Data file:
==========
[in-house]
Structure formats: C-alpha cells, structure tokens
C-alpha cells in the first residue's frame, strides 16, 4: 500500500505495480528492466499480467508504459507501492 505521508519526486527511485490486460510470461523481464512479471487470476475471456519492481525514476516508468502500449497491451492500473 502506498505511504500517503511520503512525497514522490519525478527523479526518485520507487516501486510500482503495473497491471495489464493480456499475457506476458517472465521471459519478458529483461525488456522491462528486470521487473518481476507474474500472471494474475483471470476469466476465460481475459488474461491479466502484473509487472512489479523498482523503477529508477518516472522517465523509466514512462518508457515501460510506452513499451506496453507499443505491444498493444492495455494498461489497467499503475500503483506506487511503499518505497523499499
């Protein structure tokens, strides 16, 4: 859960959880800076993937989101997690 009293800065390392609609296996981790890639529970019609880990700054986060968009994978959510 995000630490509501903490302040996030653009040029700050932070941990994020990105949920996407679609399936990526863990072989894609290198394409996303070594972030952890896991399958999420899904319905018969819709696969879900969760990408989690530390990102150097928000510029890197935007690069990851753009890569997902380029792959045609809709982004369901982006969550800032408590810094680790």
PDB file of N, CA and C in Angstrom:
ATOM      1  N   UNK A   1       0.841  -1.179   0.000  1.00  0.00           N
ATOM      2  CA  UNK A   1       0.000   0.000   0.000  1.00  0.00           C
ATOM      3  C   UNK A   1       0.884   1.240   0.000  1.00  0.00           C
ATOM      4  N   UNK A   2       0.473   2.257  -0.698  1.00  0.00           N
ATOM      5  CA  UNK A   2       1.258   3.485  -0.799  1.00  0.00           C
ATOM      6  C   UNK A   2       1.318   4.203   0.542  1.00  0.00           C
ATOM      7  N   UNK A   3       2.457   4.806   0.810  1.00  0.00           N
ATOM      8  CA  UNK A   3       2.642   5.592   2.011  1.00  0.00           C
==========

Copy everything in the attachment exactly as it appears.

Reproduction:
[in-house]
Structure formats: C-alpha cells, structure tokens
C-alpha cells in the first residue's frame, strides 16, 4: 500500500505495480528492466499480467508504459507501492 505521508519526486527511485490486460510470461523481464512479471487470476475471456519492481525514476516508468502500449497491451492500473 502506498505511504500517503511520503512525497514522490519525478527523479526518485520507487516501486510500482503495473497491471495489464493480456499475457506476458517472465521471459519478458529483461525488456522491462528486470521487473518481476507474474500472471494474475483471470476469466476465460481475459488474461491479466502484473509487472512489479523498482523503477529508477518516472522517465523509466514512462518508457515501460510506452513499451506496453507499443505491444498493444492495455494498461489497467499503475500503483506506487511503499518505497523499499
């Protein structure tokens, strides 16, 4: 859960959880800076993937989101997690 009293800065390392609609296996981790890639529970019609880990700054986060968009994978959510 995000630490509501903490302040996030653009040029700050932070941990994020990105949920996407679609399936990526863990072989894609290198394409996303070594972030952890896991399958999420899904319905018969819709696969879900969760990408989690530390990102150097928000510029890197935007690069990851753009890569997902380029792959045609809709982004369901982006969550800032408590810094680790």
PDB file of N, CA and C in Angstrom:
ATOM      1  N   UNK A   1       0.841  -1.179   0.000  1.00  0.00           N
ATOM      2  CA  UNK A   1       0.000   0.000   0.000  1.00  0.00           C
ATOM      3  C   UNK A   1       0.884   1.240   0.000  1.00  0.00           C
ATOM      4  N   UNK A   2       0.473   2.257  -0.698  1.00  0.00           N
ATOM      5  CA  UNK A   2       1.258   3.485  -0.799  1.00  0.00           C
ATOM      6  C   UNK A   2       1.318   4.203   0.542  1.00  0.00           C
ATOM      7  N   UNK A   3       2.457   4.806   0.810  1.00  0.00           N
ATOM      8  CA  UNK A   3       2.642   5.592   2.011  1.00  0.00           C